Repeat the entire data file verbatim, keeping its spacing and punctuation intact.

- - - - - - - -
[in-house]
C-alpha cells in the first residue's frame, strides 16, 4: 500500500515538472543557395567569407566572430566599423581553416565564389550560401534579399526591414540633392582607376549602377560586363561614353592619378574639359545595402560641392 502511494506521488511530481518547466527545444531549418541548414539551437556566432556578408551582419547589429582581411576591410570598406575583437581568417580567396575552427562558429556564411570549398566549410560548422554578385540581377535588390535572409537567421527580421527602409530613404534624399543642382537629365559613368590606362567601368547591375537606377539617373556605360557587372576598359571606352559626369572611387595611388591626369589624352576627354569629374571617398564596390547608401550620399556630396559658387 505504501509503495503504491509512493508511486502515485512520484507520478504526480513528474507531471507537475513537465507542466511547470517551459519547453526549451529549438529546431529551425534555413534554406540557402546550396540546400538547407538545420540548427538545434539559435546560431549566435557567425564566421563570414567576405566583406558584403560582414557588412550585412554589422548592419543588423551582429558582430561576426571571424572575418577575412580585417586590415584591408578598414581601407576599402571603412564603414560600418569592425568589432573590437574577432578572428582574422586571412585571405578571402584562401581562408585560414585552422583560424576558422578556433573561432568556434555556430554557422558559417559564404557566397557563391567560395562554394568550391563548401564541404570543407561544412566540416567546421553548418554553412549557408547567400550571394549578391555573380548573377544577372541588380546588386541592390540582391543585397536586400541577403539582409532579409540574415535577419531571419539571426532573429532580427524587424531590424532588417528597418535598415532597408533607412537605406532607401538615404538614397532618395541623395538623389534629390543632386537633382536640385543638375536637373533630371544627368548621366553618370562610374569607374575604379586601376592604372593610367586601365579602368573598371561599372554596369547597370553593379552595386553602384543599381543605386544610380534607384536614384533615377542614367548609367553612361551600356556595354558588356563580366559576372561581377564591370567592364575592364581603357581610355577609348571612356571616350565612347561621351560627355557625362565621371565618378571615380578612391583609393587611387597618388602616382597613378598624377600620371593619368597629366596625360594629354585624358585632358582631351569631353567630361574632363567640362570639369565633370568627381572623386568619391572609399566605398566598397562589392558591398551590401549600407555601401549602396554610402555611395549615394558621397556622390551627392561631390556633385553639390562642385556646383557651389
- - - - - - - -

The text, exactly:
[in-house]
C-alpha cells in the first residue's frame, strides 16, 4: 500500500515538472543557395567569407566572430566599423581553416565564389550560401534579399526591414540633392582607376549602377560586363561614353592619378574639359545595402560641392 502511494506521488511530481518547466527545444531549418541548414539551437556566432556578408551582419547589429582581411576591410570598406575583437581568417580567396575552427562558429556564411570549398566549410560548422554578385540581377535588390535572409537567421527580421527602409530613404534624399543642382537629365559613368590606362567601368547591375537606377539617373556605360557587372576598359571606352559626369572611387595611388591626369589624352576627354569629374571617398564596390547608401550620399556630396559658387 505504501509503495503504491509512493508511486502515485512520484507520478504526480513528474507531471507537475513537465507542466511547470517551459519547453526549451529549438529546431529551425534555413534554406540557402546550396540546400538547407538545420540548427538545434539559435546560431549566435557567425564566421563570414567576405566583406558584403560582414557588412550585412554589422548592419543588423551582429558582430561576426571571424572575418577575412580585417586590415584591408578598414581601407576599402571603412564603414560600418569592425568589432573590437574577432578572428582574422586571412585571405578571402584562401581562408585560414585552422583560424576558422578556433573561432568556434555556430554557422558559417559564404557566397557563391567560395562554394568550391563548401564541404570543407561544412566540416567546421553548418554553412549557408547567400550571394549578391555573380548573377544577372541588380546588386541592390540582391543585397536586400541577403539582409532579409540574415535577419531571419539571426532573429532580427524587424531590424532588417528597418535598415532597408533607412537605406532607401538615404538614397532618395541623395538623389534629390543632386537633382536640385543638375536637373533630371544627368548621366553618370562610374569607374575604379586601376592604372593610367586601365579602368573598371561599372554596369547597370553593379552595386553602384543599381543605386544610380534607384536614384533615377542614367548609367553612361551600356556595354558588356563580366559576372561581377564591370567592364575592364581603357581610355577609348571612356571616350565612347561621351560627355557625362565621371565618378571615380578612391583609393587611387597618388602616382597613378598624377600620371593619368597629366596625360594629354585624358585632358582631351569631353567630361574632363567640362570639369565633370568627381572623386568619391572609399566605398566598397562589392558591398551590401549600407555601401549602396554610402555611395549615394558621397556622390551627392561631390556633385553639390562642385556646383557651389